7 Questions for 'Dracula'

Friday nights on NBC: Consider yourself drenched in horror. To follow its TGIF (not associated with the incredible ‘90s Friday night lineup, le sigh) hit Grimm, about a supernatural detective of sorts, the Peacock has dreamed up Dracula , a drama about that vampire we read about in high school now that those Twilight nerds have worn out their welcome. Huzzah.

Of course, this version stars former Tudors monarch Jonathan Rhys Meyers as the titular vamp and takes the well-worn vampire tale on a fantastical, literature-defying journey. And while the press materials for the series would tell you that Meyers’ Dracula is a scientist seeking the “new, exciting” development that is electricity while seeking revenge for the guy that made him immortal while some annoyingly infatuating lady distracts him with her sweet, sweet blood. Plus, we know it’s sophisticated because it’s produced by the same people behind Downton Abbey. Duh, British = sophisticated.

But if you watch the trailer for the series, you’d think it’s just True Blood: Old Timey London Edition. There’s sex, necking, and a whole lot more sex. And apparently, in between all that, Dracula finds time to do… science. Or something. Naturally, this series left us with a series of very, very important questions.

Why Does The Sex Have to Be Vampire Sex?

The vampire trend has kind of run its course, in case no one else noticed. It’s all about post-apocalyptic girl power right now. Plus, in all the years where vampires ran rampant through pop culture, controlling the conversation like a million blood-sucking Kris Jenners, no one ever thought to focus on the oldest vampire there is: Bram Stoker’s Dracula. Why? I’m going to go with the fact that Dracula, a required text in most high school and college English curriculums, inevitably reminds us of school. And school is the last place we want to be when sexy Dracula comes around.

But beyond that, Meyers’ Dracula is a sexy scientist. Why not go out on a limb (instead of the broken, dangling tree branch that is vampire culture) and introduce us to a brooding scientist with a dangerous dedication to the art of… science? (Forgive me, I was an English major.) See? There’s so much we could learn from Meyers, the Science Hottie. Besides, if True Blood is losing its license to peddle vampire sex on HBO (where they can actually show the dirty bits), how the hell is a network show supposed to compete? NBC, there’s still time. Just give us Sexy Scientist. I’ll watch. For the science. And my brain. I promise.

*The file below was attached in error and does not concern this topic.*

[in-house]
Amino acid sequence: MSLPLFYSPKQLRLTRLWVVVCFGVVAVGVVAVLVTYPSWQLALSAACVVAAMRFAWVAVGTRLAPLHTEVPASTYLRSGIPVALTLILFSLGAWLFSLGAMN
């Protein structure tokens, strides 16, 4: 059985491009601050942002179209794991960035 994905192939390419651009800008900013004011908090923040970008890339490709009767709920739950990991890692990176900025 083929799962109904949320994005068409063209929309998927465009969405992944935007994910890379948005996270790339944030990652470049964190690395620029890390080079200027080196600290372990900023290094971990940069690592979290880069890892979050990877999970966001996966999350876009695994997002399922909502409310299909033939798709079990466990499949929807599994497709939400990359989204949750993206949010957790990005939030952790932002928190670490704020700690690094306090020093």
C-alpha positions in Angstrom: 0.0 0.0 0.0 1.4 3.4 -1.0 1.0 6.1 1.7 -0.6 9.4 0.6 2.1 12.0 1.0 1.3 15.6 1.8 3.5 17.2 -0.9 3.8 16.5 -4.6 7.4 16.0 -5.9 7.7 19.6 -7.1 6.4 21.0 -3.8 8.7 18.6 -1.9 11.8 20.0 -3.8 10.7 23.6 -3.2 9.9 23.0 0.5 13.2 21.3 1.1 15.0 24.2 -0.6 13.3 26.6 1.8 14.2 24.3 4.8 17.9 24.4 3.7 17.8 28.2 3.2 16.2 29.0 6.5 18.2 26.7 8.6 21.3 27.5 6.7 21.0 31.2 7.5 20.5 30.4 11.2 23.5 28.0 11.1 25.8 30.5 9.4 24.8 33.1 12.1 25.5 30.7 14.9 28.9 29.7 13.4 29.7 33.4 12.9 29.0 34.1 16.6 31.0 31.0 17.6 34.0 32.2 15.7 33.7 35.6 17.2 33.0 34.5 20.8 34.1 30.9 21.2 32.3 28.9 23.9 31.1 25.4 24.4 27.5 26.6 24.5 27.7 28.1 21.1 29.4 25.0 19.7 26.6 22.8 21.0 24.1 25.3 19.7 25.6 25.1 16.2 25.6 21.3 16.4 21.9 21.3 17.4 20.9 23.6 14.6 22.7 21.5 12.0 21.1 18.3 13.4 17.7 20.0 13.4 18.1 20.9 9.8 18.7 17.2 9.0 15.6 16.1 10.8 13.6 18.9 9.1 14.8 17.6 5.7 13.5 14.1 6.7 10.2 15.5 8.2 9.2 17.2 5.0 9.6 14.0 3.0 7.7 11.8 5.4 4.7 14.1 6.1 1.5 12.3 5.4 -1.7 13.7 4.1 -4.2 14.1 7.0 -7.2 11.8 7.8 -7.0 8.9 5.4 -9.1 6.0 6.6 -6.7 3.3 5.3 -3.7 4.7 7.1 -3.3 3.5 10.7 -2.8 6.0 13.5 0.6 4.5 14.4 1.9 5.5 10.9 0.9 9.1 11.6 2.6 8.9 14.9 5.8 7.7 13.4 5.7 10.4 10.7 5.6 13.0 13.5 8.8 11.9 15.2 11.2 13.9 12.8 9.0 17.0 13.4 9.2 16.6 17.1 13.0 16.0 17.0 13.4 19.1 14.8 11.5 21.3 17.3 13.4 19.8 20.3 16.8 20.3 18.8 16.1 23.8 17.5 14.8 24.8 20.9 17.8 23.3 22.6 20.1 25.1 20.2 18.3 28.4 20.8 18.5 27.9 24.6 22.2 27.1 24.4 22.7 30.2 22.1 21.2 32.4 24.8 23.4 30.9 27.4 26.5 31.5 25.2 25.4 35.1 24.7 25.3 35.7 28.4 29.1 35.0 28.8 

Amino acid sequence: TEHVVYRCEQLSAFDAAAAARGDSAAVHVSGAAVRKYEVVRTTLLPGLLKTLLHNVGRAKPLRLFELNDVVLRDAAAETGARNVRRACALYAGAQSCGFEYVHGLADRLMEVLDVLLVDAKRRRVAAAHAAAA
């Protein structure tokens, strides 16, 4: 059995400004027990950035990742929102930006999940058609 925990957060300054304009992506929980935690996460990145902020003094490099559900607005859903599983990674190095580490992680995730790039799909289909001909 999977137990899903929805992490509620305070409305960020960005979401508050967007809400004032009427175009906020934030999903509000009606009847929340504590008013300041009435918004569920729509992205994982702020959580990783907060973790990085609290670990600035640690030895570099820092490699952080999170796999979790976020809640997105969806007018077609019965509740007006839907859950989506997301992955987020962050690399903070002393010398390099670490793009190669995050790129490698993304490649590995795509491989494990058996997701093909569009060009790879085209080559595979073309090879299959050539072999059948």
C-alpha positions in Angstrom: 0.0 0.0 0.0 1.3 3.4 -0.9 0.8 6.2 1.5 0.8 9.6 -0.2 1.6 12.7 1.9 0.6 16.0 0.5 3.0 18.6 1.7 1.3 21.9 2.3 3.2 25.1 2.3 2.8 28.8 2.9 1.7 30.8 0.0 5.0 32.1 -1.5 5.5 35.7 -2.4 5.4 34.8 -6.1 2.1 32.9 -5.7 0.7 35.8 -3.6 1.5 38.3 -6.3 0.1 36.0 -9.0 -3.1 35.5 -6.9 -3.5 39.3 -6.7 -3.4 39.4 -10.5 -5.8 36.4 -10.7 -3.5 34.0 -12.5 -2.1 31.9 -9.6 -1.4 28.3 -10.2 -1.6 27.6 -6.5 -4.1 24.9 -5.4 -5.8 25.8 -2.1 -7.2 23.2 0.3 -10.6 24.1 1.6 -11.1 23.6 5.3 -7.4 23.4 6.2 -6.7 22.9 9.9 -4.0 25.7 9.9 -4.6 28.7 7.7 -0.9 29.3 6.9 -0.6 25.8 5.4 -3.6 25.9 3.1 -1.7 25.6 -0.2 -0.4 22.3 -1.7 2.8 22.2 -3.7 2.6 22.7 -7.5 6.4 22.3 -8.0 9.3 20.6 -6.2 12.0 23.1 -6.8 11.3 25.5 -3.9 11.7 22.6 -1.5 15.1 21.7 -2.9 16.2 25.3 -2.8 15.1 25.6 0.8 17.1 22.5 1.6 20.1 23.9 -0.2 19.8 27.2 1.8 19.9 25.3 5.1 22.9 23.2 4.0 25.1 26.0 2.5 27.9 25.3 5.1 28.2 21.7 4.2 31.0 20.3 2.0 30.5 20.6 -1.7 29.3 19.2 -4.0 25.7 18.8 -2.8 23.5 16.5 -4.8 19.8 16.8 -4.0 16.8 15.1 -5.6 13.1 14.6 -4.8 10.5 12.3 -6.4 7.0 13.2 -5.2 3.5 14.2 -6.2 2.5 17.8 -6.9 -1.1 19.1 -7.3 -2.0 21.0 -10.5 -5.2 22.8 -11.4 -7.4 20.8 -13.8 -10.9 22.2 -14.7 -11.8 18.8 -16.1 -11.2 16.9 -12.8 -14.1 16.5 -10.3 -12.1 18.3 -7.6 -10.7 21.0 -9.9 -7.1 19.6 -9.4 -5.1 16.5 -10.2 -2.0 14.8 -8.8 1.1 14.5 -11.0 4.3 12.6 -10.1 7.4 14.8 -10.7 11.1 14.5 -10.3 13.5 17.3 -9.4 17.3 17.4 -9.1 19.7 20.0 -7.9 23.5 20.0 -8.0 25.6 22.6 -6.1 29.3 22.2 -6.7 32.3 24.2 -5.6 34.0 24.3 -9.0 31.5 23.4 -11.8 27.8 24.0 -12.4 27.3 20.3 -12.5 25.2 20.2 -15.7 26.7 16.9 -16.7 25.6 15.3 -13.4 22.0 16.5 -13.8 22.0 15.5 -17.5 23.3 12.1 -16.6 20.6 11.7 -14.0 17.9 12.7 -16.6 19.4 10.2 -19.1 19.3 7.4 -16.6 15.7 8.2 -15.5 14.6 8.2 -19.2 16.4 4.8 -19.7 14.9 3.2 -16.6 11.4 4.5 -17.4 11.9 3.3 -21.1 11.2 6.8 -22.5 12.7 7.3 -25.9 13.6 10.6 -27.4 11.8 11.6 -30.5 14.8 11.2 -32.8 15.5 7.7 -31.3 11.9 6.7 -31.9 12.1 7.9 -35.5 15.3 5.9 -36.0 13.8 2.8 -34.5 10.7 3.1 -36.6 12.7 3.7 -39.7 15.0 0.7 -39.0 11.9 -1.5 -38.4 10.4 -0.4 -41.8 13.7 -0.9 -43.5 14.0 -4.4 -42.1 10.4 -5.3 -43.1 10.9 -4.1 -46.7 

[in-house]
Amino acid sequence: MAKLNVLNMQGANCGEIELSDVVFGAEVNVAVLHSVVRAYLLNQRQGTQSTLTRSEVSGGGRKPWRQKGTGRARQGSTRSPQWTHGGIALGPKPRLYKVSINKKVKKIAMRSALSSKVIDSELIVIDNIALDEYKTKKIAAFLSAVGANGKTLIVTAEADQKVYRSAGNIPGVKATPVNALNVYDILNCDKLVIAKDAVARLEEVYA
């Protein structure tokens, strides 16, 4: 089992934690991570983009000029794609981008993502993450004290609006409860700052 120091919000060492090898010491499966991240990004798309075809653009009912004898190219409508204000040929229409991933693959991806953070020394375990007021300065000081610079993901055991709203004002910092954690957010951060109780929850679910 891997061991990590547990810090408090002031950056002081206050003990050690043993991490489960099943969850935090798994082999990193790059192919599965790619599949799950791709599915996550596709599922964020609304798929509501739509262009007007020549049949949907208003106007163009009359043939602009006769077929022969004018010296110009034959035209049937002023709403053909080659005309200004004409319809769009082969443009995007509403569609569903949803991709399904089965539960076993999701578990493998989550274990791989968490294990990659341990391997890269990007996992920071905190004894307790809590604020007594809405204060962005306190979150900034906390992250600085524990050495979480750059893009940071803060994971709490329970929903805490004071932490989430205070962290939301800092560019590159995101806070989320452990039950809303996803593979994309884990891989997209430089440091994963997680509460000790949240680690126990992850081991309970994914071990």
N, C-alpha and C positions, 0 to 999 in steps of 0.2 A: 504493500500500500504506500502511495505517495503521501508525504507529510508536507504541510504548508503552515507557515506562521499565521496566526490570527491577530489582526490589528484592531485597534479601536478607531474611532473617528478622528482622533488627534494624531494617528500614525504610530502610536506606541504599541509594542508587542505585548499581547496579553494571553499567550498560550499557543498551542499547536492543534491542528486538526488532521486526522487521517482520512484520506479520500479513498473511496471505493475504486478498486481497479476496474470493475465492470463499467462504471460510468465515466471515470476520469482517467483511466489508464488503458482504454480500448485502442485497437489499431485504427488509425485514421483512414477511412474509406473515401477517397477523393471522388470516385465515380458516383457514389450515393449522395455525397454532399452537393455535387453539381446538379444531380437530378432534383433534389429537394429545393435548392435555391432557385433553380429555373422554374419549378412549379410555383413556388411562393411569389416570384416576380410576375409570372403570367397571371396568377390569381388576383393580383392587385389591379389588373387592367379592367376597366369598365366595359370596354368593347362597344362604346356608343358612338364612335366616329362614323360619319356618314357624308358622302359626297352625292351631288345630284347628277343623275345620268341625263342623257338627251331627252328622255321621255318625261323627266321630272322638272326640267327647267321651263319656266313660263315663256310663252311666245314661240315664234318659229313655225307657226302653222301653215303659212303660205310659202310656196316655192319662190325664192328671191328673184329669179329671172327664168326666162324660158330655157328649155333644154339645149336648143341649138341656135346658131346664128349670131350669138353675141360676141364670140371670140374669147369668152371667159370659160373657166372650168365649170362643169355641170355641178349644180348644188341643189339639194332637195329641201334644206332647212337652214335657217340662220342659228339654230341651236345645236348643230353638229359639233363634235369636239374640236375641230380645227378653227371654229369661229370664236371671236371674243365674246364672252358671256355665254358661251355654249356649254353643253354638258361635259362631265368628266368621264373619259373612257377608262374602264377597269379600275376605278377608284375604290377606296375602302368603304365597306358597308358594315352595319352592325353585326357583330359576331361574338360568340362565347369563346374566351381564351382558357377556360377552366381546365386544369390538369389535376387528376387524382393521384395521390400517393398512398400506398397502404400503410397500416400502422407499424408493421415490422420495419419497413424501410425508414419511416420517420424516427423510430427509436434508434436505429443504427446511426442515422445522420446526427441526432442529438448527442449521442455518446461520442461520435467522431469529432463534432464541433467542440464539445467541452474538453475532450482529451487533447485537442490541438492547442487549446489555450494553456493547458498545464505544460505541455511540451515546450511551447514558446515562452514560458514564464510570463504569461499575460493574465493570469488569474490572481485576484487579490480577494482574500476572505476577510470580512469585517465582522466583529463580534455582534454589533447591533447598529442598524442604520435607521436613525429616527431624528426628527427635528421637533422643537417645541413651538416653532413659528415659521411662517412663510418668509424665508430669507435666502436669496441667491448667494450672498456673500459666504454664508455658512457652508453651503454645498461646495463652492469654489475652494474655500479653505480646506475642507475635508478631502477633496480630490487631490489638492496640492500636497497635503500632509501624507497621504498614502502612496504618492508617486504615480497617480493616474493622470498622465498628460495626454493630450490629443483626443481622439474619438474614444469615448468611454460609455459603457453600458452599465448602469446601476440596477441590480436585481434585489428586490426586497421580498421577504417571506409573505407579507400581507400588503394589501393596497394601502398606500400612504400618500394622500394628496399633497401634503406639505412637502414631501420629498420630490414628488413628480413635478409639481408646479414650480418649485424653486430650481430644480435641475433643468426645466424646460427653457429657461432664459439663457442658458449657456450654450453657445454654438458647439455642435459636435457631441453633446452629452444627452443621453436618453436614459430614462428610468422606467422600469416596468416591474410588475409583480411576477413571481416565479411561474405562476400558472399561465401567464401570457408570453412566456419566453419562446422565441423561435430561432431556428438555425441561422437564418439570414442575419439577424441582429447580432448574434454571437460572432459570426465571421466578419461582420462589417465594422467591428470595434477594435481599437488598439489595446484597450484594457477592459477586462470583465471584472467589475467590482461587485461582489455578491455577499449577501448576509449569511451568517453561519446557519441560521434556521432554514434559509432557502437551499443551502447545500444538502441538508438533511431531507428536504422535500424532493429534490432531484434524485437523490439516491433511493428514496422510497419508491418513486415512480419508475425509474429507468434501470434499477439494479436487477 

Is Jonathan Rhys Meyers actually Dracula? Is this a reality show?

Seriously. This guy does not age. He looks just as flawless and smoldering as he did on the first episode of The Tudors in 2007. So, he’s actually a vampire, right? Otherwise, what kind of deal with the devil did this guy make? Wouldn’t we all love to be famous for our flawless skin and sexual magnetism? (And science. Don’t forget about the science.)

Does the woman in Dracula's life do anything besides lay about languorously and get in the way?

Minna, a.k.a. the woman who Dracula thinks resembles his dead wife, lies about sexily in the Dracula trailer. In the show's official synopsis, she's a pest in his quest to get revenge for becoming immortal. And in the show's official images, she rocks an up-do that reminds me how much I hate bobby pins. Does she do anything else? Can she be a scientist too? Please?

Do you know about American Horror Story?

While the vampire trend may be running out of steam, the horror-on-TV trend is ramping up thanks to the success of Ryan Murphy’s blood-curdling FX series American Horror Story. Still, the thing about American Horror Story is that the series traverses seldom-explored territory – like New Orleans voodoo and witchcraft history on Coven . What are you bringing to the table, Dracula? The hot, new late 1800s trend, light bulbs? Cravats as far as the eye can see? The deep, often haunting pools of darkness that we sometimes refer to as Jonathan Rhys Meyers' eyes?

AHS has a Minotaur, voodoo fertility rituals, and a terrifying New Orleans torturer and murderer from the 1800s making sandwiches at a school for young, rambunctious witches. You’re going to need to show us some goods, NBC.

Are you trying to confuse us?

According to NBC, Dracula actually has three names: Dracula, Alexander Grayson, and Vlad Tepes. This is a Friday night show being sold on the point of vampire sex. Do you really think we’re going to have enough energy to follow a guy with three different names?

Tell us the truth: Real eyebrows or implants?

I mean, look at those things. They look like they could command a room on their own. Meyers could probably lean back and let them do the acting and we’d probably still be eating right out of his hand.

Just checking: Are you sure you want to do a show about vampires?

NBC, you have a lot of really great and original programming on your network, from the beloved Parenthood to the undoubtedly unique Parks and Recreation. Do you really want to add Dracula to your plate? You guys do know that the only reason The Vampire Diaries was able to do a vampire spin-off (The Originals) is because TVD fans are nutty for Joseph Morgan, right? Are you sure you don’t want to swap the blood sucker for a teenager with inexplicable super powers? Or an anti-hero who turns to the dark corners of the universe because he loves his family so much? How about that guy’s lawyer?

We’re really hoping this one works for you, NBC. But I’ve got to say, this tardy leap to vampires really furrows my brow.

For the answers to (some of) these questions, you can watch Dracula on NBC tonight at 10 pm.

Image: NBC